Who’s Your Hero?

IMG_7897[1]HSE Freshman Campus English teacher Jen Torres’ class has focused on heroes this fall. Throughout the semester, Torres’ students read books of their choice about persons who could be classified as heroes. The freshmen also researched in depth to learn more about the lives of their heroes, in order to answer the driving question, What makes a hero? Are heroes born? Did something in a hero’s childhood build heroic character? Or…do heroes just make wise choices at pivotal times?

This weIMG_7900ek, the ninth graders’ hero study culminated with a Hero Fair in the school media center. Students used a variety of presentation tools and methods to share their learning with peers, school administrators, and other teachers. Many discoveries about heroes were shared; among others, students realized that heroes can definitely reside close to home! Local war veteran Josh Bleill‘s response to adversity definitely revealed his “hero-ness’, shared Kennedy, a student, in her presentation. Kennedy read Josh Bleill’s autobiography, One Step at a Time: A Young Marine’s Story of Courage, Hope and a New Life in the NFL and shared his story of triumph over adversity.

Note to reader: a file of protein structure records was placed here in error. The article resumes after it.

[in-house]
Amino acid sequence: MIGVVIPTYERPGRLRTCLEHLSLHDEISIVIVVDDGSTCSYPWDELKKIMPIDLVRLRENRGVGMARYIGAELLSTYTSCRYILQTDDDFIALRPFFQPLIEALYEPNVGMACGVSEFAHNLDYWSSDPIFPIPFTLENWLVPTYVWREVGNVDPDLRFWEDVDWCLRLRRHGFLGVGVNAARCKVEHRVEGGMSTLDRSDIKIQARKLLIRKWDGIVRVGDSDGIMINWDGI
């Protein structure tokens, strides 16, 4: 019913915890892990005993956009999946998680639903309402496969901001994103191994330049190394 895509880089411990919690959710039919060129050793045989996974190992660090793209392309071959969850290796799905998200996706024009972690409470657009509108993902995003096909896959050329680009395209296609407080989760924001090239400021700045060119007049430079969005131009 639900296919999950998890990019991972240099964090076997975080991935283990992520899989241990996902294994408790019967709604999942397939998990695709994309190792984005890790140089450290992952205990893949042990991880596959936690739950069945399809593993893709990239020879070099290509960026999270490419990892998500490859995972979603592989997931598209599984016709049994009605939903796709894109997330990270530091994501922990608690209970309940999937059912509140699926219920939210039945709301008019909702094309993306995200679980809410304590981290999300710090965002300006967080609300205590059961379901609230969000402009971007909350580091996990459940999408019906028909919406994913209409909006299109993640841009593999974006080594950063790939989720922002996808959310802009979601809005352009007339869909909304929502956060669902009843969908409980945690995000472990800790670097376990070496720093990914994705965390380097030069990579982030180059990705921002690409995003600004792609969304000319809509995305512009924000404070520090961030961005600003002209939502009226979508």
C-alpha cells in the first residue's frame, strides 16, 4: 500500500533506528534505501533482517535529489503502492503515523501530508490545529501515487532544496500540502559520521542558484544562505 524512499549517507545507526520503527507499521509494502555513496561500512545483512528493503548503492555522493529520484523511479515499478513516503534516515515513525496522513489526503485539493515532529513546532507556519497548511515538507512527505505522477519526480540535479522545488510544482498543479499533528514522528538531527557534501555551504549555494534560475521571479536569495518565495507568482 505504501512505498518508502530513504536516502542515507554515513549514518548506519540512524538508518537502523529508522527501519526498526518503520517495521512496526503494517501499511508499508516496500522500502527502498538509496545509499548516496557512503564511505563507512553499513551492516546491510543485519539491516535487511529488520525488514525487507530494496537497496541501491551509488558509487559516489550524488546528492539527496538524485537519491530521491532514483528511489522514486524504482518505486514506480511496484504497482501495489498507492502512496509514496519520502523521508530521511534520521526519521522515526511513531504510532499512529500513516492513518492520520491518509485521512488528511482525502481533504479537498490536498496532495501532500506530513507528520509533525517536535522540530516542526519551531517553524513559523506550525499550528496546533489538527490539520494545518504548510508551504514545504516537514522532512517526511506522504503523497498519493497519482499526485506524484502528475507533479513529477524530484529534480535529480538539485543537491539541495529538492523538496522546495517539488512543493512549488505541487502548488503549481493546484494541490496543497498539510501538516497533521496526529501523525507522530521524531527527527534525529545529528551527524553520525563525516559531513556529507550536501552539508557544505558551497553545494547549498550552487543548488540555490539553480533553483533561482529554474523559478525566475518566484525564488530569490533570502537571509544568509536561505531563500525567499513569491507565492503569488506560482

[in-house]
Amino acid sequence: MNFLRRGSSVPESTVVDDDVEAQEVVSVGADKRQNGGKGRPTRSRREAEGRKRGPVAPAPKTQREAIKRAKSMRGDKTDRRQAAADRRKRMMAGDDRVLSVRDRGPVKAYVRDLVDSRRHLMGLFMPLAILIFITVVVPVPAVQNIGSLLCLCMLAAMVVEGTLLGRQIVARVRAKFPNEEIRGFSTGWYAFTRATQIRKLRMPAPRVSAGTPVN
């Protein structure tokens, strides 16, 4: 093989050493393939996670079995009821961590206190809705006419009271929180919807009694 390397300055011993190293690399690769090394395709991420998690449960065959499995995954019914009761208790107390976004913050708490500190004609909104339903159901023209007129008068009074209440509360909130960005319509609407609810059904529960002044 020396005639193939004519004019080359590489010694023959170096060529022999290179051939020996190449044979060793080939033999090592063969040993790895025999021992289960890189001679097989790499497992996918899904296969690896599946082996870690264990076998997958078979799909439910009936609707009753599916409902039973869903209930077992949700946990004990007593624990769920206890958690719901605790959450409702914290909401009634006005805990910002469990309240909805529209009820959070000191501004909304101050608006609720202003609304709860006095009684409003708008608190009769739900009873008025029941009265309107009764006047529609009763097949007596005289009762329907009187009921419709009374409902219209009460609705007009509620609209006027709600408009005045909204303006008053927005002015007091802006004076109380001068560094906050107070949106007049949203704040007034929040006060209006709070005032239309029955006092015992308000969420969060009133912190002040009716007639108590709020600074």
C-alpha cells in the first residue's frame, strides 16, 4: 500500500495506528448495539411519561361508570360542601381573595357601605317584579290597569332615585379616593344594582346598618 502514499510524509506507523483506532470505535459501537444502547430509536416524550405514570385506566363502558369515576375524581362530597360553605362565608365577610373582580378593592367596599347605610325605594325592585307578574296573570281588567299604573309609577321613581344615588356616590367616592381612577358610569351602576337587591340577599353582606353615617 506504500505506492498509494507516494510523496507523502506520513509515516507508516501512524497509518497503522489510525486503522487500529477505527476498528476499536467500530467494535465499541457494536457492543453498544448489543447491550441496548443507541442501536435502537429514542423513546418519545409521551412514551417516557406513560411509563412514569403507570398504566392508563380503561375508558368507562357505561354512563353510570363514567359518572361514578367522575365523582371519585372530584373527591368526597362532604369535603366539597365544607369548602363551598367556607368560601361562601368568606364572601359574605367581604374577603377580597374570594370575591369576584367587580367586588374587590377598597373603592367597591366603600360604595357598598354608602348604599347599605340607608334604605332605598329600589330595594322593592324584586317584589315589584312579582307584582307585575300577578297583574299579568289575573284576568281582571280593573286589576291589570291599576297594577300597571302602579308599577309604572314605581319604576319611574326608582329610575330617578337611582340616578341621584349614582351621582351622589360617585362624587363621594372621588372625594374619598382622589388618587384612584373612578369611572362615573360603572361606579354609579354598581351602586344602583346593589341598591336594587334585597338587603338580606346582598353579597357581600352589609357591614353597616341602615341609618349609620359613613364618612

IMG_7898IMG_7896[1]The theme of ‘heroes’ clearly had an impact on Ms. Torres’ students. Through reading, writing, speaking, listening, designing, and pondering, the ninth graders all took away a deeper understanding of what heroism really means.


“Calculating” Change in Math

Once upcalculators paston a time there was the abacus. Then the slide rule. By the time I entered high school, handy multi-function calculators were all the rage (pictured at left is a TI-30, circa 1976). Calculating machines, like other technological tools, have slowly become more sophisticated.